Federal government energy use at lowest level on record

The Energy Independence Act, passed in 2007 with the goal of reducing the federal government's dependence on foreign energy sources and encouraging the development of renewable energy in the U.S., is starting to bring about some real results. According to U.S. Energy Information Administration data, the federal government used less electricity and liquid fuels in 2013 than it has in any year since 1975, when record keeping on federal government energy use began.

With more than 500,000 buildings and 600,000 vehicles to fuel, the U.S. government is the largest consumer of energy resources in the country. Therefore, various politicians have called upon federal agencies to "lead by example," as President Obama put it in a speech announcing his energy plan. Under the Energy Independence Act, government agencies are required to reduce their energy consumption per square foot by 3 percent each year, and by 30 percent in 2015 compared to 2003 statistics.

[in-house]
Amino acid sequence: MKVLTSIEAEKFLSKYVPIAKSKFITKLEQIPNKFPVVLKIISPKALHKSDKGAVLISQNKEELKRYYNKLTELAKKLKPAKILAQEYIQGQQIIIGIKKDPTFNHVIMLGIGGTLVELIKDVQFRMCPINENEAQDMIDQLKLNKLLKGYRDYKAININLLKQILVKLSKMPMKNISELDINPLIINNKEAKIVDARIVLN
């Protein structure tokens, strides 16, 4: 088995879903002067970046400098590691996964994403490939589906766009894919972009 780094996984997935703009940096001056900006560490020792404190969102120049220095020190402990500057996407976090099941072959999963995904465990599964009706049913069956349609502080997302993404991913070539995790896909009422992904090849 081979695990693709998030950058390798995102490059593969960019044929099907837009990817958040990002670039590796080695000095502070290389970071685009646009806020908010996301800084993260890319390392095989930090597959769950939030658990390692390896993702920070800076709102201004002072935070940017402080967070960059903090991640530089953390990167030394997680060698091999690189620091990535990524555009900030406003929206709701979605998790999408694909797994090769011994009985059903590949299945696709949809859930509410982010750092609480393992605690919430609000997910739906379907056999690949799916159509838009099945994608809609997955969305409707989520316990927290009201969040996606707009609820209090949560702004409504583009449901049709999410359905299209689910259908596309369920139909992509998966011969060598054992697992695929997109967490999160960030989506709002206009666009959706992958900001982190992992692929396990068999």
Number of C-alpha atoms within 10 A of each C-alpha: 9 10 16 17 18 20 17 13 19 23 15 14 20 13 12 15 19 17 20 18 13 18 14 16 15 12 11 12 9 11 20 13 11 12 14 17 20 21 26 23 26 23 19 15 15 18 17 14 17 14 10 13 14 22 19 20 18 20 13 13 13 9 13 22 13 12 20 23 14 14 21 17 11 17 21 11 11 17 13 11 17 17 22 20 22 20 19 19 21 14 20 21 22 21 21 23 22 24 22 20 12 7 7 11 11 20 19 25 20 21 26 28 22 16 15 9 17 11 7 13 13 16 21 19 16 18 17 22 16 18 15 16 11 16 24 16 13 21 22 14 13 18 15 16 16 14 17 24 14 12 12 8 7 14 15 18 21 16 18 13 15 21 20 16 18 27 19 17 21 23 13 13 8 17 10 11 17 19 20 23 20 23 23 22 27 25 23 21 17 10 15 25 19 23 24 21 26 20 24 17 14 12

According to the U.S. Energy Information Administration, the government curbed its energy use by 21 percent in 2013 as compared to 2003. However, the government still has a way to go to meet its own goals. An Obama administration executive order requires federal agencies to cut their greenhouse gas emissions and get 20 percent of their energy from renewable sources by 2020. Even the military is getting involved, with the Navy working toward its own goal to draw half of its energy from renewable sources by 2020 and the military requisitioning biofuels for the first time ever in 2014. 

If you want to reduce your energy consumption in your own home, a good place to start is with a home energy audit from Alban Inspections. Contact Alban for more information on home energy efficiency today.